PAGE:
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X-48B Blended Wing Body Research Aircraft Makes First Flight; Potential for Fuel Savings

9 August 2007

061027a_lg
The blended wing X-48B on the ground.

A prototype blended wing body (BWB) research aircraft—the X-48B—developed by Boeing, NASA’s Fundamental Aeronautics Program, and the Air Force Research Laboratory at Wright Patterson Air Force Base, recently made its first flight.

The Boeing BWB design resembles a flying wing, but differs in that the wing blends smoothly into a wide, flat, tailless fuselage. This fuselage blending helps to get additional lift with less drag compared to a circular fuselage.

This translates to reduced fuel use at cruise conditions. A study by Boeing (Liebeck, 2004) concluded that an 800-passenger BWB aircraft sized for a 7000-n mile range could deliver a 27% reduction in fuel burn per seat mile compared to a conventional design with comparable specs.

Also, because the engines mount high on the back of the aircraft, there is less noise inside and on the ground when it is in flight.

070726c_lg
The X-48B in the air.

Three 50lb each thrust JetCat P200 turbojet engines enable the composite-skinned, 8.5% scale research vehicle to fly up to 10,000 feet and 120 knots in its low-speed configuration. Modifications would need to be made to the vehicle to enable it to fly at higher speeds.

The unmanned aircraft is remotely piloted from a ground control station in which the pilot uses conventional aircraft controls and instrumentation while looking at a monitor fed by a forward-looking camera on the aircraft.

The 21-foot wingspan, 500-pound, remotely piloted X-48B test vehicle took off for the first time on 20 July and climbed to an altitude of 7,500 feet before landing 31 minutes later.

The X-48B flight test vehicle was developed by Boeing Phantom Works in cooperation with NASA and the US Air Force Research Laboratory to gather detailed information about the stability and flight-control characteristics of the BWB design, especially during takeoffs and landings. The two X-48B research vehicles were built by Cranfield Aerospace Ltd., in the United Kingdom, in accordance with Boeing requirements.

Up to 25 flights are planned to gather data in these low-speed flight regimes. Following completion of low-speed flight testing, the X-48B likely will be used to test the BWB’s low-noise characteristics, as well as BWB handling characteristics at transonic speeds.

Two X-48B research vehicles have been built. The vehicle that flew on 20 July is Ship 2, which also was used for ground and taxi testing. Ship 1, a duplicate of Ship 2, completed extensive wind tunnel testing in 2006 at the Old Dominion University NASA Langley Full-Scale Tunnel in Virginia. Ship 1 will be available for use as a backup during the flight test program.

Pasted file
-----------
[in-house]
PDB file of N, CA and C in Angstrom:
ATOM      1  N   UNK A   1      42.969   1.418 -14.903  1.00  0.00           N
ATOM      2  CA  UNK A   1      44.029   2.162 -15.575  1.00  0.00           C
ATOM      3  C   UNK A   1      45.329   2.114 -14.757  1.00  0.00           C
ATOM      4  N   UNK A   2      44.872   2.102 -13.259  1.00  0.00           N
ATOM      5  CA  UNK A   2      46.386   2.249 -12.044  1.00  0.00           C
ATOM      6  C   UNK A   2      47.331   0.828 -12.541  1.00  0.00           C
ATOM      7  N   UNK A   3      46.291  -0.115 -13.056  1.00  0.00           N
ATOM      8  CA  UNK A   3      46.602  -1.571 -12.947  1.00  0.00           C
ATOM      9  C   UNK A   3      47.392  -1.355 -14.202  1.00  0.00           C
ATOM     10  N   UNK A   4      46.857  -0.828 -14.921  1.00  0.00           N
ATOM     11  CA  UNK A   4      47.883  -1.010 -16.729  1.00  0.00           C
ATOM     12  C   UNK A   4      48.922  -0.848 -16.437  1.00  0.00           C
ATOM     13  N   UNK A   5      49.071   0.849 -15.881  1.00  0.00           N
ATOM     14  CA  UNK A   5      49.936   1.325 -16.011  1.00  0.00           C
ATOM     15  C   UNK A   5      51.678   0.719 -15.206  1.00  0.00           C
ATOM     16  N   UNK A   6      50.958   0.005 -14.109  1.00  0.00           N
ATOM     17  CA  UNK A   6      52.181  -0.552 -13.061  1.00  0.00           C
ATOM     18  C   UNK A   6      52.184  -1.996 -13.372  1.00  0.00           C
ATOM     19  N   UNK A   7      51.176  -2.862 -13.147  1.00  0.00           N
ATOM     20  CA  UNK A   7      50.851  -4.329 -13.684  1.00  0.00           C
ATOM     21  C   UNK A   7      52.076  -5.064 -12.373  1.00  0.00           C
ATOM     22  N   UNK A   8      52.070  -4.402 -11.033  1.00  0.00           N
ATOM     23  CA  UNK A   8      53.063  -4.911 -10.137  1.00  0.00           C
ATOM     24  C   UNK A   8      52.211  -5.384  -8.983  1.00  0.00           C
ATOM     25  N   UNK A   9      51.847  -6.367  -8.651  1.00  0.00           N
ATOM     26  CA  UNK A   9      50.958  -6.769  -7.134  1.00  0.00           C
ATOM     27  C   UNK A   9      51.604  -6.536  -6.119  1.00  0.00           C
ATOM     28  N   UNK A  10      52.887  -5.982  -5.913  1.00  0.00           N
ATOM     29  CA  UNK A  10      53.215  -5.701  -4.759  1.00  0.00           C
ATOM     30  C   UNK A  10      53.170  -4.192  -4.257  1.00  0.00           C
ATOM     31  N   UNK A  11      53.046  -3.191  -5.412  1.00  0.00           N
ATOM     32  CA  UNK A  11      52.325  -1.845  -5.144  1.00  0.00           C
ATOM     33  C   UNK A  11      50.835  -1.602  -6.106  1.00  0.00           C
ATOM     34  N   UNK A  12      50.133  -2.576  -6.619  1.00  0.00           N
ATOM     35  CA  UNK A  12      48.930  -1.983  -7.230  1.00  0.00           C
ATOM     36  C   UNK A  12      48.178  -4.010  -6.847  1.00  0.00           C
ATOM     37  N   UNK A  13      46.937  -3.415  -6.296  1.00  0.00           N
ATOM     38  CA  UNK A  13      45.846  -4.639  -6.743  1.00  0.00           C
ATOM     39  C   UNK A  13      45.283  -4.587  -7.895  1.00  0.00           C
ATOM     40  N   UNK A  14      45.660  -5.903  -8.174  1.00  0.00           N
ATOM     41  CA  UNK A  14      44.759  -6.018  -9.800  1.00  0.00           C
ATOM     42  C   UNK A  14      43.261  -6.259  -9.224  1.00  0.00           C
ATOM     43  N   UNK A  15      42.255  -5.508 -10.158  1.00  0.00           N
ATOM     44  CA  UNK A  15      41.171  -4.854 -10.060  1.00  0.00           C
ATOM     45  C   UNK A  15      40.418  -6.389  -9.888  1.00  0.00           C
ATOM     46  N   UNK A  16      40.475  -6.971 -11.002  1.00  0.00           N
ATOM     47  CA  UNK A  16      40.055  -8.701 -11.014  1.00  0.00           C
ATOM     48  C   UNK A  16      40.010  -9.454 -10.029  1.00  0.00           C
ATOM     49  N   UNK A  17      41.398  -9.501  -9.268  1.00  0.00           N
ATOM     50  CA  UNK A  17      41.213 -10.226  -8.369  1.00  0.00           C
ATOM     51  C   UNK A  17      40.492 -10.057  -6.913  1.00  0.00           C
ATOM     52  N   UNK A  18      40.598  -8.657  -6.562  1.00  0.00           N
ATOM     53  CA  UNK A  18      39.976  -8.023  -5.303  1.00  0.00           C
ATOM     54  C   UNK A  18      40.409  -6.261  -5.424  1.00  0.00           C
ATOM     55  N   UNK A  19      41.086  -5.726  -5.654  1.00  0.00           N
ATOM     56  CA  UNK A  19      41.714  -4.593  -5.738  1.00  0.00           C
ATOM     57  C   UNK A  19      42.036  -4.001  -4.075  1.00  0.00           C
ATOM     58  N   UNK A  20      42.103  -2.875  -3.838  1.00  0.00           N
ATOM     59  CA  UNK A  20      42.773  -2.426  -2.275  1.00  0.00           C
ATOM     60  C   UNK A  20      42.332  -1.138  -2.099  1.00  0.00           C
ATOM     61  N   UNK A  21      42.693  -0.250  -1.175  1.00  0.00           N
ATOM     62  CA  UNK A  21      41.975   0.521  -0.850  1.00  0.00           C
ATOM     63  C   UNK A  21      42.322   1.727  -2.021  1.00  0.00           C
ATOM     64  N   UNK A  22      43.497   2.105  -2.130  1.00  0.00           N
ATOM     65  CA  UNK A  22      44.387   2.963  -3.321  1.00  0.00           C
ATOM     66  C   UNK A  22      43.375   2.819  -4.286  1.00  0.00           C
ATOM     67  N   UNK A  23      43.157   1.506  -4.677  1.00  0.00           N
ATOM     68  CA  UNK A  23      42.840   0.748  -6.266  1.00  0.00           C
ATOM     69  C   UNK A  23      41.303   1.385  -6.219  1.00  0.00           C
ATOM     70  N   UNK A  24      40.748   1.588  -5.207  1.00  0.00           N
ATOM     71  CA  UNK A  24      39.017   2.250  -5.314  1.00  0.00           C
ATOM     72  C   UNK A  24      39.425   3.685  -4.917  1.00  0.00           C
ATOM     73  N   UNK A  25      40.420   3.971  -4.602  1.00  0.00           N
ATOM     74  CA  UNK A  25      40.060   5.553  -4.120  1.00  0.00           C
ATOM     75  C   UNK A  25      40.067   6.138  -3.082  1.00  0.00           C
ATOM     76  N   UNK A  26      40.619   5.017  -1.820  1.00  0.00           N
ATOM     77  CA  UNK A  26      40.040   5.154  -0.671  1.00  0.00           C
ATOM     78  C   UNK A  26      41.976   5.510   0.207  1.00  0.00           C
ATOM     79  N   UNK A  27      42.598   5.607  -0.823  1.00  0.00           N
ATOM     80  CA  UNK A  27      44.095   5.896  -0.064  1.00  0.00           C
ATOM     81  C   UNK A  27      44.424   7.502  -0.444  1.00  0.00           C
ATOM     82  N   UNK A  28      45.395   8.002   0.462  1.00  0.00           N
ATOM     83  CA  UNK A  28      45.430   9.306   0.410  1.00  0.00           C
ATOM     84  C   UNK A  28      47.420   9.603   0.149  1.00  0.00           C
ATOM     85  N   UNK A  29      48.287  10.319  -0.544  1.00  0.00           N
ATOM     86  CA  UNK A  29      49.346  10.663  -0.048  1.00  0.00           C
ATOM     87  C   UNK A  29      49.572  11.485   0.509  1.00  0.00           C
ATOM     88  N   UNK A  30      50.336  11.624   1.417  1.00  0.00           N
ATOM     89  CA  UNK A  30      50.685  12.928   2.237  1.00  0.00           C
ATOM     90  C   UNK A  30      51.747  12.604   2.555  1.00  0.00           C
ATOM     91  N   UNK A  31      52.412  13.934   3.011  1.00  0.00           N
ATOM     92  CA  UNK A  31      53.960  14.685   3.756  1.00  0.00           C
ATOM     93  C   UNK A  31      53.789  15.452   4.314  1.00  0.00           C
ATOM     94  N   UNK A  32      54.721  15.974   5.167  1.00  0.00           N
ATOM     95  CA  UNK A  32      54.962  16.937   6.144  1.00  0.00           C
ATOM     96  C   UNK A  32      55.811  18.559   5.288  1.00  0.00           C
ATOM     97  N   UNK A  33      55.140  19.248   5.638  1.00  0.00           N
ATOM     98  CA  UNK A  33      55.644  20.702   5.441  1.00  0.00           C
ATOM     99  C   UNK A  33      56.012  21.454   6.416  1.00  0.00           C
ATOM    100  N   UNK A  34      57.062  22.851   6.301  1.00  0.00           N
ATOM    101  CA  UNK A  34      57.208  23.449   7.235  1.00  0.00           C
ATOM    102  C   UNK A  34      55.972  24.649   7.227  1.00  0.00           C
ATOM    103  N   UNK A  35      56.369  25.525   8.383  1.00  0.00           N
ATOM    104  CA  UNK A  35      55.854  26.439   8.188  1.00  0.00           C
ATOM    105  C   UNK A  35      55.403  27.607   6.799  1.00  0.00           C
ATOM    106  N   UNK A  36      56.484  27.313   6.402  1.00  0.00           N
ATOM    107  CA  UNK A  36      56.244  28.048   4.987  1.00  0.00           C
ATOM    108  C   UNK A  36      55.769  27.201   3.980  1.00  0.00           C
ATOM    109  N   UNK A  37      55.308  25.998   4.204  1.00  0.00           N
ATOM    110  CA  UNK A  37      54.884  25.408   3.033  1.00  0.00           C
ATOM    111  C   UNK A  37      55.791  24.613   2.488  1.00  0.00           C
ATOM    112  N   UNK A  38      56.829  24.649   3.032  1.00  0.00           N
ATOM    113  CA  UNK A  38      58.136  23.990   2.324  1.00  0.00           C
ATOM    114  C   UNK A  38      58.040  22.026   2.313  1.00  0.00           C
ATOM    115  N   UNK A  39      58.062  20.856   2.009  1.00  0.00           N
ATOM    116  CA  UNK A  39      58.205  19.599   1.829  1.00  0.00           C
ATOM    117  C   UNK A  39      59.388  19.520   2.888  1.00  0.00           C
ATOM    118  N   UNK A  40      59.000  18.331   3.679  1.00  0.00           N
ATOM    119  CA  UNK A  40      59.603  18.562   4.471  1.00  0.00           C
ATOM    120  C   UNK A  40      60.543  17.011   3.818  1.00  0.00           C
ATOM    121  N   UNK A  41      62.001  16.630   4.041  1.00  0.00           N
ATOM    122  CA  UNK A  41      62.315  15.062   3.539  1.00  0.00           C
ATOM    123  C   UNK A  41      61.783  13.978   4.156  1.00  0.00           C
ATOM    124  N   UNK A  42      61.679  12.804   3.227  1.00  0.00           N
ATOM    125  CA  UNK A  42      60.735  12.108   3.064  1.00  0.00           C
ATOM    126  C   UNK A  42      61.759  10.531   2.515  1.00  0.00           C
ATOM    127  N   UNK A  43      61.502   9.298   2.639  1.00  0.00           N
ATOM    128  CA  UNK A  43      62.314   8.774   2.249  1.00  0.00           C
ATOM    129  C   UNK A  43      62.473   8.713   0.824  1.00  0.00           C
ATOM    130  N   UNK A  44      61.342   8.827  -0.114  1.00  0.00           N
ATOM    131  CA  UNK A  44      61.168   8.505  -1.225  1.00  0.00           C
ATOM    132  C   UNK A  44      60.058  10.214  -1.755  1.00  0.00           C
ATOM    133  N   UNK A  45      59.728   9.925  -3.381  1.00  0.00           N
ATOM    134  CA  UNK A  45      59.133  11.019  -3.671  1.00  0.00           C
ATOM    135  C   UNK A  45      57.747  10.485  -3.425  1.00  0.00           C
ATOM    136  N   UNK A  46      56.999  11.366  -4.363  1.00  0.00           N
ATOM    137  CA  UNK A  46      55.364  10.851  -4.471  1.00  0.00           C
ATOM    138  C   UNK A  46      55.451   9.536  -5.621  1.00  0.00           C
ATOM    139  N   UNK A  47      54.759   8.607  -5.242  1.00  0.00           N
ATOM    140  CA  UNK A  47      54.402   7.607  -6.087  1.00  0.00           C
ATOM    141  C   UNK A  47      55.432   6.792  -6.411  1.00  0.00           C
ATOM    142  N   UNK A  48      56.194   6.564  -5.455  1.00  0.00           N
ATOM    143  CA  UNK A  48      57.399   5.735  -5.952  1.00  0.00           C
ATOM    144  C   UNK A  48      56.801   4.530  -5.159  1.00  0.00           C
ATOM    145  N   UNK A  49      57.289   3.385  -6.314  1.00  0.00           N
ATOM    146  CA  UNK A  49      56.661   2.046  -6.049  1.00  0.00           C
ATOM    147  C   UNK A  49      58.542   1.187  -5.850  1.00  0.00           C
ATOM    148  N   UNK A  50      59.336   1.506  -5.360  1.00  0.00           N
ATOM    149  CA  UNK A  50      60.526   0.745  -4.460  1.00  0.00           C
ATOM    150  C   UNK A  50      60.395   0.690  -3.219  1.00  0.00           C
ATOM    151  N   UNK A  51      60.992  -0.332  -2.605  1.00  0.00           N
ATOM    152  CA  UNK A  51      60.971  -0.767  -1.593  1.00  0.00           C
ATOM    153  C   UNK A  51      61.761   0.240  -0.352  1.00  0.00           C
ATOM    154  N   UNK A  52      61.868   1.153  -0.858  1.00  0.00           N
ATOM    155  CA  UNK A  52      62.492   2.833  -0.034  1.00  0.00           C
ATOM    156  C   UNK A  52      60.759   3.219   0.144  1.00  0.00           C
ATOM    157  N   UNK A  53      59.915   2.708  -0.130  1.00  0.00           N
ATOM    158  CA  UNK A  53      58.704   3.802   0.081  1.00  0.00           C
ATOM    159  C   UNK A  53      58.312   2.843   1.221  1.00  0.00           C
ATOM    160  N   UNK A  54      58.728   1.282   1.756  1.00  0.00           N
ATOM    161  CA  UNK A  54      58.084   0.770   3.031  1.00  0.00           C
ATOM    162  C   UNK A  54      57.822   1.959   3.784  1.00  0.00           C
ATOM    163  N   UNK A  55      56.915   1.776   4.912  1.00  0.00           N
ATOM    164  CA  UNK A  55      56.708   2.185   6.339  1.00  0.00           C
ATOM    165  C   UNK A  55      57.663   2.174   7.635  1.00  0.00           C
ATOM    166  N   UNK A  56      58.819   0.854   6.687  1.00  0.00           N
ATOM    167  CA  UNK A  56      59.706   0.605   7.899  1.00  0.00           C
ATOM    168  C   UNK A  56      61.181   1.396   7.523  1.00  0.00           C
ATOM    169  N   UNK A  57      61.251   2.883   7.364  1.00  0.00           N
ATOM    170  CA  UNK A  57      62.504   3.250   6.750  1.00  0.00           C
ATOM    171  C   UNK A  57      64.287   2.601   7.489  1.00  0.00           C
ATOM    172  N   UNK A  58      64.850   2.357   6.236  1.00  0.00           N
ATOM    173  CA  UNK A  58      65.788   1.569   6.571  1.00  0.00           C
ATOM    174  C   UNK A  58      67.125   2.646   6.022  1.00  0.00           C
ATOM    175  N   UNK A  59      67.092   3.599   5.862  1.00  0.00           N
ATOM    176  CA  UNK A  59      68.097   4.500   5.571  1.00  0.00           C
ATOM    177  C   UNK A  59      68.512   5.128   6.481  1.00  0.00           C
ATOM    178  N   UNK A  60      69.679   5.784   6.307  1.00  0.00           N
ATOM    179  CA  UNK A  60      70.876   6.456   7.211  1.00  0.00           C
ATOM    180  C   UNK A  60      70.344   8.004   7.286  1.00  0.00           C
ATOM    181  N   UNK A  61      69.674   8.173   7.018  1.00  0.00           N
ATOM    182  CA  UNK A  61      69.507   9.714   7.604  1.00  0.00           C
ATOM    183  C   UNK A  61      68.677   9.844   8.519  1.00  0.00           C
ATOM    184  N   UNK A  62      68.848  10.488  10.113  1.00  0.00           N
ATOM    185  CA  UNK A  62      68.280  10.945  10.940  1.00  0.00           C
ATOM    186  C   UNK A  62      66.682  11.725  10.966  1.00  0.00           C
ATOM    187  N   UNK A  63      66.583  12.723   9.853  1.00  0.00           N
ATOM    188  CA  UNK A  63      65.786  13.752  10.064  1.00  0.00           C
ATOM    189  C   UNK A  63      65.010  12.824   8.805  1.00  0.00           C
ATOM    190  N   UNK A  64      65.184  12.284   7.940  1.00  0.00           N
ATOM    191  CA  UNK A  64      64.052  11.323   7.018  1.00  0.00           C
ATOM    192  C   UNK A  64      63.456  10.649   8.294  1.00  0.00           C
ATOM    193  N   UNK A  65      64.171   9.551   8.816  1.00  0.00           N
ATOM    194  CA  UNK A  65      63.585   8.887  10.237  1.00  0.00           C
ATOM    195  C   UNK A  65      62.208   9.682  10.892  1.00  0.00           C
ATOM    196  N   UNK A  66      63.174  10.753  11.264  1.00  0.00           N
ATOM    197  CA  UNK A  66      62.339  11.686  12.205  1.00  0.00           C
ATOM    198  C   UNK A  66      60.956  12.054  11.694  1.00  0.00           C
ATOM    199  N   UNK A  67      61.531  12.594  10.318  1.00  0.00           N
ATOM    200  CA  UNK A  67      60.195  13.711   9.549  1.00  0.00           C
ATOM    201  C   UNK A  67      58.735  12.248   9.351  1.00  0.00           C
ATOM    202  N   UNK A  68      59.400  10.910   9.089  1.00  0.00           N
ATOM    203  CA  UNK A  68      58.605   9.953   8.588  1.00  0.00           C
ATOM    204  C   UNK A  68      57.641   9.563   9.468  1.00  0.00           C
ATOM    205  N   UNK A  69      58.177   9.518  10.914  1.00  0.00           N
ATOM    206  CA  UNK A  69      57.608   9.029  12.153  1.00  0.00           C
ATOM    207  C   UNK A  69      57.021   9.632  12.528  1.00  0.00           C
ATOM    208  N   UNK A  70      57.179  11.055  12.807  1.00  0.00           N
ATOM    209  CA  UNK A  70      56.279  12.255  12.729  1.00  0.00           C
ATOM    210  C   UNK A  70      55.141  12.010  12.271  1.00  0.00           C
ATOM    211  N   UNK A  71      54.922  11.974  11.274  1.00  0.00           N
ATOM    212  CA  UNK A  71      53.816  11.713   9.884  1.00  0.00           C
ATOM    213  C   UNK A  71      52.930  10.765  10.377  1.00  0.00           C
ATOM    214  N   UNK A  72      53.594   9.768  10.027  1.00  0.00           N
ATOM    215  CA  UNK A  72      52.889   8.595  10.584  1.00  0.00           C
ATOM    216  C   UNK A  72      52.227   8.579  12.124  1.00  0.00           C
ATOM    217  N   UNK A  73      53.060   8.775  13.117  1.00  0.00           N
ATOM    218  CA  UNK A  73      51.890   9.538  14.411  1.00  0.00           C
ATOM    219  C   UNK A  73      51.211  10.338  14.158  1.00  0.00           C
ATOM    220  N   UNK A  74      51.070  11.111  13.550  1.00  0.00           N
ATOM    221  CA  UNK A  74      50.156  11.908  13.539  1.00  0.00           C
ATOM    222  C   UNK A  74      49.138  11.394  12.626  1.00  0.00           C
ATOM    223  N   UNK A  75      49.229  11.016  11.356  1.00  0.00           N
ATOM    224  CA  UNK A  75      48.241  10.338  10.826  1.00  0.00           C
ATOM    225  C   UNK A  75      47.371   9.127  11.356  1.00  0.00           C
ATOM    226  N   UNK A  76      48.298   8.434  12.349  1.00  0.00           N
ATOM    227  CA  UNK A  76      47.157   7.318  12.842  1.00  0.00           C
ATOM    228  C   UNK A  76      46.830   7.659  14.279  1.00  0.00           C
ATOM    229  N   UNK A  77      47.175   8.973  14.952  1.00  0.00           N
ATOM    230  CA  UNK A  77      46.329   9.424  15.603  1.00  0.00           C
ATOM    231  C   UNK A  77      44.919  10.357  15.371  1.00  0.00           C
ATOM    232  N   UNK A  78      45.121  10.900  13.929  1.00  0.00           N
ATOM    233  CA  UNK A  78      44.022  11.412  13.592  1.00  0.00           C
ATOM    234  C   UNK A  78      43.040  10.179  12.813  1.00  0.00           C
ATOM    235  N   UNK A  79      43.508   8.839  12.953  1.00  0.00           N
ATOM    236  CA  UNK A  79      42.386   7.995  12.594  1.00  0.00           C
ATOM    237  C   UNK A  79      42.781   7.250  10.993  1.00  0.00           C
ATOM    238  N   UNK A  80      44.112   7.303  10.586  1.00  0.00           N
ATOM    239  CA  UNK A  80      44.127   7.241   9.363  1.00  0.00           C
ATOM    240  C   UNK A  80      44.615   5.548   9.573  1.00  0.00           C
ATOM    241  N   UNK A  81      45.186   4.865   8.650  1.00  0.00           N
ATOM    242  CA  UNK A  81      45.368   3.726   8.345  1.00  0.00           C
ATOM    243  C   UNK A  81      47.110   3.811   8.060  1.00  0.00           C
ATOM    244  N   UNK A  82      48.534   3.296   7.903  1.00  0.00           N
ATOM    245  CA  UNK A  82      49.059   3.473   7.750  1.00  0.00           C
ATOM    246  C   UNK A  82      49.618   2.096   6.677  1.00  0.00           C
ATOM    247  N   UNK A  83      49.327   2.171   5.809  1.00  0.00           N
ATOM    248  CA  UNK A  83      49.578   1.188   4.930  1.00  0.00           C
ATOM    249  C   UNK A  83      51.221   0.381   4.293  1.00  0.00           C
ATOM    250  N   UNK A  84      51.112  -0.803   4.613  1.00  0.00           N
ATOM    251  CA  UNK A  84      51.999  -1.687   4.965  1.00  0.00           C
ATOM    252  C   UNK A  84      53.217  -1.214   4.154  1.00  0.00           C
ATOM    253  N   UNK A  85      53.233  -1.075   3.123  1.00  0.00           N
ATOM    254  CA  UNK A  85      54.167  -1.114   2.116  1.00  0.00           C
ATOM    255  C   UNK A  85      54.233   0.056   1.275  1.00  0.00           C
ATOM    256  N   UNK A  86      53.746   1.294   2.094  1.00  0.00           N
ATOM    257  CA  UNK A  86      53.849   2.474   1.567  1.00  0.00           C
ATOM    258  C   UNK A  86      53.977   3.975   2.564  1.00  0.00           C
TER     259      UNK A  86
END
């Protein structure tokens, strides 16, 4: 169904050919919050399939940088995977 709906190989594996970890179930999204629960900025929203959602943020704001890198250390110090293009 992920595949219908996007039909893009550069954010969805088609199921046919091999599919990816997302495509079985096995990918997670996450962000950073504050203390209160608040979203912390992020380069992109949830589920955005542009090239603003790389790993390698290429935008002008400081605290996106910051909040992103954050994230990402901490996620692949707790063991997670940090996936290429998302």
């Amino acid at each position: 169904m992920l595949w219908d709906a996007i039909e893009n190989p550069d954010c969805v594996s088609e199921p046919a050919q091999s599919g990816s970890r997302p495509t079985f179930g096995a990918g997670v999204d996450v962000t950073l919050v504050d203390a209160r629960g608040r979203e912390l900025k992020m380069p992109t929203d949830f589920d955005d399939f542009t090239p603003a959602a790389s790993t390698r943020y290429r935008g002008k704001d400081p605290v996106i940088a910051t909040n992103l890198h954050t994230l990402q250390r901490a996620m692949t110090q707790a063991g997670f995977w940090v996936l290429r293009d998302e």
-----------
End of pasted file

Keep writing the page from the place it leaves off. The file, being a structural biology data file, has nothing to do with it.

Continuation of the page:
NASA’s Subsonic Fixed Wing Project team under the Fundamental Aeronautics Program has long supported the development of the blended wing body concept. It has participated in numerous collaborations with Boeing, as well as several wind tunnel tests for different speed regimes. The team is focused on researching the low-speed characteristics of the design and expanding its flight envelope beyond the limits of current capabilities.

NASA is interested in the potential benefits of the aircraft: increased volume for carrying capacity, efficient aerodynamics for reduced fuel burn, and, possibly, significant reductions in noise due to propulsion integration options. In these initial flights, the principal focus is to validate prior research on the aerodynamic performance and controllability of the shape, including comparisons of the flight data with the extensive wind-tunnel database.

Contingent upon further testing and program funding, a military cargo version of the BWB could be operational in the 2015-2020 timeframe, according to Boeing.

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August 9, 2007 in Aviation, Fuel Efficiency | Permalink | Comments (20) | TrackBack (0)

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Comments

B-2?

B-2B

The BWB doesn't look all that stealth to me and any B2 follow on will probably be a stealth design. A BWB craft is thicker in the middle than a flying wing design such as the B2.

I guess there's no such thing as a window seat. They could put some external cameras in and put the feed through to the TVs I suppose.

Tim,

You said:

"The BWB doesn't look all that stealth to me and any B2 follow on will probably be a stealth design. A BWB craft is thicker in the middle than a flying wing design such as the B2."

Maybe so, but take a look at a top view or plan-form view of the B2, the F117A, and the BWB's, they all seem to have an aft facing center point in the center-body region. On the B2 they call it a beaver-tail if my memory is correct. They all may be relying on what the Horten 229 had, that which the Horten Brothers seemed to stumble upon, also called a cuspidate tale. The question is and I have seen it posted, and that is this cuspidate, may change some flying wing characteristics for the better.